Are you trying to wander the world with your government recommended mask while wearing glasses, but can’t stop them from fogging up? Don’t worry, we’re here to help.
Today, Jacinda Ardern said that Aucklanders should wear a mask (or a face covering of some kind) when they leave the house. But what if, like our director general of health Ashley Bloomfield, you happen to have a pair of glasses slapped on above that mask, glasses that you require to see? (Or if, like our culture editor of the Spinoff, you like to wear sunglasses three times the size of your face whenever you leave the house?)
If you’re a regular glasses wearer, you’re probably used to your glasses fogging up every now and then. But put on a mask, and “every now and then” turns into “all the dang time”. We joke, but this can be more than just a persistent annoyance: If you keep touching your face and your glasses to wipe them, there’s a good chance that you’re also decreasing the effectiveness of your mask.
So, I’ve assembled some tips on how to stop your glasses from fogging up when you wear a mask (and please, for the love of level one, wear a mask).
Make sure your mask actually fits
This is the big one. A mask that is properly fitted to your face and fastened snugly will force air out through the bottom or the side of the mask, rather than up into your precious, sight-granting, glasses. The looser the mask, the foggier the glass.
Some masks come with mouldable nose strips to do this for you, but if you’ve got a standard issue, disposable mask (or some other face covering), you might need to try something else.
This also serves as a great test for if your mask is properly secured – if your glasses are fogging up, chances are your mask is not doing its Covid-preventing job to the best of its ability.
Tape it down
If you want to go a bit hardcore on your mask, you can also just tape the top of it to your nose and face (with say, micropore tape). A twist tie or pipe cleaner securing your mask to the top of your nose will also do the trick.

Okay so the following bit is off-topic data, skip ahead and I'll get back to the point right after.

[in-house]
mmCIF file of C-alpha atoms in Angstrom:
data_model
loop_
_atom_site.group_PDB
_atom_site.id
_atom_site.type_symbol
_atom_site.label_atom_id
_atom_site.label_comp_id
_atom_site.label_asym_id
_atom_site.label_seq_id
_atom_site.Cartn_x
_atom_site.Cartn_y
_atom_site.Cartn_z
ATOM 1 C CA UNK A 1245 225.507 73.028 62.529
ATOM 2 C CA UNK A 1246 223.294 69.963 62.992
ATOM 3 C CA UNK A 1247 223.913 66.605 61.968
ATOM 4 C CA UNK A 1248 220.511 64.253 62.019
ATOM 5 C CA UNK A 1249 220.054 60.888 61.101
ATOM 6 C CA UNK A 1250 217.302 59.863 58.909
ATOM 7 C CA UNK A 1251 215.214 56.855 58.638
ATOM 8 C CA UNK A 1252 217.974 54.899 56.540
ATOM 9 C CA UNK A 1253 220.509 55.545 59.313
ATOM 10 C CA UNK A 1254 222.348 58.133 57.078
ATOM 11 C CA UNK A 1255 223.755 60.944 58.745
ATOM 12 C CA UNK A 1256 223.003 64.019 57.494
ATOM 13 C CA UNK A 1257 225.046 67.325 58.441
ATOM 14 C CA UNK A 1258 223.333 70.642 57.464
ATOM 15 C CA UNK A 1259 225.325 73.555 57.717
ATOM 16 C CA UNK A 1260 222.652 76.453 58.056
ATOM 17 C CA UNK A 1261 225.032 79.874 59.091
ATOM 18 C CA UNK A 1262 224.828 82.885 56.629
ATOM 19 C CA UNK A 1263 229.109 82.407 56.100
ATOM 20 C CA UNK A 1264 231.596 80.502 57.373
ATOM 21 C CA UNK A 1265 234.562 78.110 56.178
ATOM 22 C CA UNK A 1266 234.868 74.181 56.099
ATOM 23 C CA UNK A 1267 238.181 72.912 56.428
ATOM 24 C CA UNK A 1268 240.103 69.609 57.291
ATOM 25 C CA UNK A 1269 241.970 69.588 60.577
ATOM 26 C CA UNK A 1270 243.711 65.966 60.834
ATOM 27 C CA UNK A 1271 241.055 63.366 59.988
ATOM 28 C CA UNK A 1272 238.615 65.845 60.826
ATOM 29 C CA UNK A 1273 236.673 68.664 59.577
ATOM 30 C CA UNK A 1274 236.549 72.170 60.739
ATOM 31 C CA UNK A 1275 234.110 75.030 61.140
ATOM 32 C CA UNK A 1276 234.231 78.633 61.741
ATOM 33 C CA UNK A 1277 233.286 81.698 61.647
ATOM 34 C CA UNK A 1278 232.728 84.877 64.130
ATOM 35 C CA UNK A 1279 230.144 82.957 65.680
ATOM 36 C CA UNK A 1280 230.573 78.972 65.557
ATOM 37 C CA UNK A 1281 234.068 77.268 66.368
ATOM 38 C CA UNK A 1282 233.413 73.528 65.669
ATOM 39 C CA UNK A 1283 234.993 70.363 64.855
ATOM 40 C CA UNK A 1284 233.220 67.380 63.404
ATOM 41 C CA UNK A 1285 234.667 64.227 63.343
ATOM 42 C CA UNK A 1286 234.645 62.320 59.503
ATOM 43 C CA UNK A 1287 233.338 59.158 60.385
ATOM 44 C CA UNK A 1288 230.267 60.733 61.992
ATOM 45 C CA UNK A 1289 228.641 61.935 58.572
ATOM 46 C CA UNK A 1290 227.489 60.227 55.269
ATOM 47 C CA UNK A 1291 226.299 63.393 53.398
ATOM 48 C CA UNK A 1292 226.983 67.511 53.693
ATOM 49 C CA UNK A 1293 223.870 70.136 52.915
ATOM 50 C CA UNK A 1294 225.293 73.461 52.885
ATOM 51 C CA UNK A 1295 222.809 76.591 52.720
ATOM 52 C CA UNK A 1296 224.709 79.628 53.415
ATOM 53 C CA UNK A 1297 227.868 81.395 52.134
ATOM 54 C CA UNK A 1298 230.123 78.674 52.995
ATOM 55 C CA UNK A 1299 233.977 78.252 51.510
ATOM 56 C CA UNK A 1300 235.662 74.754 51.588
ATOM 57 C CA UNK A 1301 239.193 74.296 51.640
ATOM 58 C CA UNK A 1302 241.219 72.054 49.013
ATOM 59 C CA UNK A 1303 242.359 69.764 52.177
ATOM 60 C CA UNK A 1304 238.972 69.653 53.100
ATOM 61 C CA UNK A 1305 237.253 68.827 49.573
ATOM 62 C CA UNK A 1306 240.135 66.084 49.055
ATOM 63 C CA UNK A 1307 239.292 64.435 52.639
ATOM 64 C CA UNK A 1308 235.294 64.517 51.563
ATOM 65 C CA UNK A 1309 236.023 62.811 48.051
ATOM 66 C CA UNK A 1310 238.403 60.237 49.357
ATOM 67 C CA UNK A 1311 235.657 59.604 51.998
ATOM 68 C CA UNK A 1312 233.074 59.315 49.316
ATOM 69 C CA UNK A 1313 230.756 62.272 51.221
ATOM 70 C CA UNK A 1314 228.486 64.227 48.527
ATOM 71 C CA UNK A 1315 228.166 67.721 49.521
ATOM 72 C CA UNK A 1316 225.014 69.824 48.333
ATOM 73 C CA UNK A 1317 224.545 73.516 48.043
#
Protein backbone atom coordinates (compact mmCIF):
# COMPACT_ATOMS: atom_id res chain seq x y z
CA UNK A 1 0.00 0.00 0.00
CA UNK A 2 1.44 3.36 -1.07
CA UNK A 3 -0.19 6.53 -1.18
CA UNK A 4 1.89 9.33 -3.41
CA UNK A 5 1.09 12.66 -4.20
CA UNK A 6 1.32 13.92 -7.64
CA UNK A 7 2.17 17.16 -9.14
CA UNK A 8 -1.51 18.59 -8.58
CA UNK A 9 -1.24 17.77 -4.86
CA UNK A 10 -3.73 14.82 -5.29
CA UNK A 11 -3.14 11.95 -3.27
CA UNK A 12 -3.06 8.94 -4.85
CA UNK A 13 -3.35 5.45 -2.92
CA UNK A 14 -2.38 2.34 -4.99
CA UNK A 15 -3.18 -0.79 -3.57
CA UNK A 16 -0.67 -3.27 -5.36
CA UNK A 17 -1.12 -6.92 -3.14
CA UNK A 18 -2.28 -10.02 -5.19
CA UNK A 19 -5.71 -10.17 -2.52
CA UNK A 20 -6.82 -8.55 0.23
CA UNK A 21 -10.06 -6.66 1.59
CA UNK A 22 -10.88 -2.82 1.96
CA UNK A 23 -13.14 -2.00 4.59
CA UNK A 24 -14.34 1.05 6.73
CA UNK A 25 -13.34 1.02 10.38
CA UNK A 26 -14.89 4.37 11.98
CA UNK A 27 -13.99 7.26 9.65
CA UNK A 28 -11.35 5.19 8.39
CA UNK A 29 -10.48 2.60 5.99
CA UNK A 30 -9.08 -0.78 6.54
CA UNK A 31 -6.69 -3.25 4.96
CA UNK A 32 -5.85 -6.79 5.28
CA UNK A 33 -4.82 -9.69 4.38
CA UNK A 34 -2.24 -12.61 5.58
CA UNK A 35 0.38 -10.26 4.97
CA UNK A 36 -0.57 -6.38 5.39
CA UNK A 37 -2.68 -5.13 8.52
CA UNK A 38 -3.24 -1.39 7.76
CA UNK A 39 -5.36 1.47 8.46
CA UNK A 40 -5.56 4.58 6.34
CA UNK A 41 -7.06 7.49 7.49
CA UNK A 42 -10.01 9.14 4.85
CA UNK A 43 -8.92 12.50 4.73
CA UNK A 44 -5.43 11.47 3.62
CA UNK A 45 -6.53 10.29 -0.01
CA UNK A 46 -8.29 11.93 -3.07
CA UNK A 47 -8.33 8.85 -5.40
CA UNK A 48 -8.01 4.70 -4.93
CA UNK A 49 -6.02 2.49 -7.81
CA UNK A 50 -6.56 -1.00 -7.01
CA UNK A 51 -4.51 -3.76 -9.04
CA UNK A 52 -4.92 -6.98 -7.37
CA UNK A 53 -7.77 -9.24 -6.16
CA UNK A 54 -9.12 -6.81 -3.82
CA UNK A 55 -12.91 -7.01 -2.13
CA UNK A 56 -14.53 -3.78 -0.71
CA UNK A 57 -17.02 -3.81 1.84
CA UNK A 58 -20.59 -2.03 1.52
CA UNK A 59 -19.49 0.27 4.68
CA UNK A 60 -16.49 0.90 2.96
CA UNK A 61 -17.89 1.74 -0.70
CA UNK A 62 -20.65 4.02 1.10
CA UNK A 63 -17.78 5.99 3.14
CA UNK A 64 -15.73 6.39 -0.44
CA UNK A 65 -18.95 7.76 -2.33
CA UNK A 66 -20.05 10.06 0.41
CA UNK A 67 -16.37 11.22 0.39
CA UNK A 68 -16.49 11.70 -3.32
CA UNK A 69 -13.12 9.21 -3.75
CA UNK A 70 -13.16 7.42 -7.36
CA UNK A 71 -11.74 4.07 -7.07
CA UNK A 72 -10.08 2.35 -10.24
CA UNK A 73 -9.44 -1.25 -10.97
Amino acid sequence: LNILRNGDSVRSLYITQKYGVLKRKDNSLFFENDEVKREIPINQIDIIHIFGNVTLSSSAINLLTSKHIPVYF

If you’ve got nosepads, use ‘em
If your glasses happen to have nosepads, use them to secure your glasses to your mask as well as your nose.
Tuck a tissue under your mask
What it says on the tin: Tuck a tissue under the nose strip of your mask to fill up any gaps, if it’s not fitting quite right. It might not be super comfortable, but it’s more comfortable than walking into walls.
Wear your glasses a bit further away from your face
If air is still escaping out of the top of your mask, then wear your glasses a little bit further away from your face. This means your mouth-air will blow straight up into the sky, and you will still be able to see.
Try some anti-fog lens coating
If you want a long-lasting solution that works regardless of your mask, then it might be worth investing in some anti-fog lens coating. It’ll last longer, and it means that you won’t have to make sure your mask and glasses are put on just so. These coatings can come in the form of a wipe or a spray, and can be purchased from a range of online outlets.
Make sure your glasses are properly secured
Maybe the problem isn’t the mask, it’s the glasses. Check the screws on your glass-arms (technical term) and make sure they’re super tight.
Good old fashioned soap and water
Just wash your glasses, dry them appropriately (with a microfibre cloth, for example) and voila! You’ve got less fog on your glasses because fog doesn’t like to stick to soap, according to science. Shaving foam and dishwashing liquid will also do the trick, but be careful not to damage your lenses.
Tie a knot in it
I can’t claim credit for this one. This hack comes from Dr. Olivia Cui, who made a TikTok earlier this year showing how to make your face mask a little bit more protective (which has the bonus of stopping your glasses from fogging up):
Fork out for laser eye surgery
This is one of the stranger, funnier bits of advice I found while scouring the internet, so I thought I’d include it. If you want to go a bit extra, spend thousands of dollars to get some lasers fired at your eyes (by a licensed medical professional) and voila! No more glasses, no more fog.
Read our explainer on buying and making your own face masks here.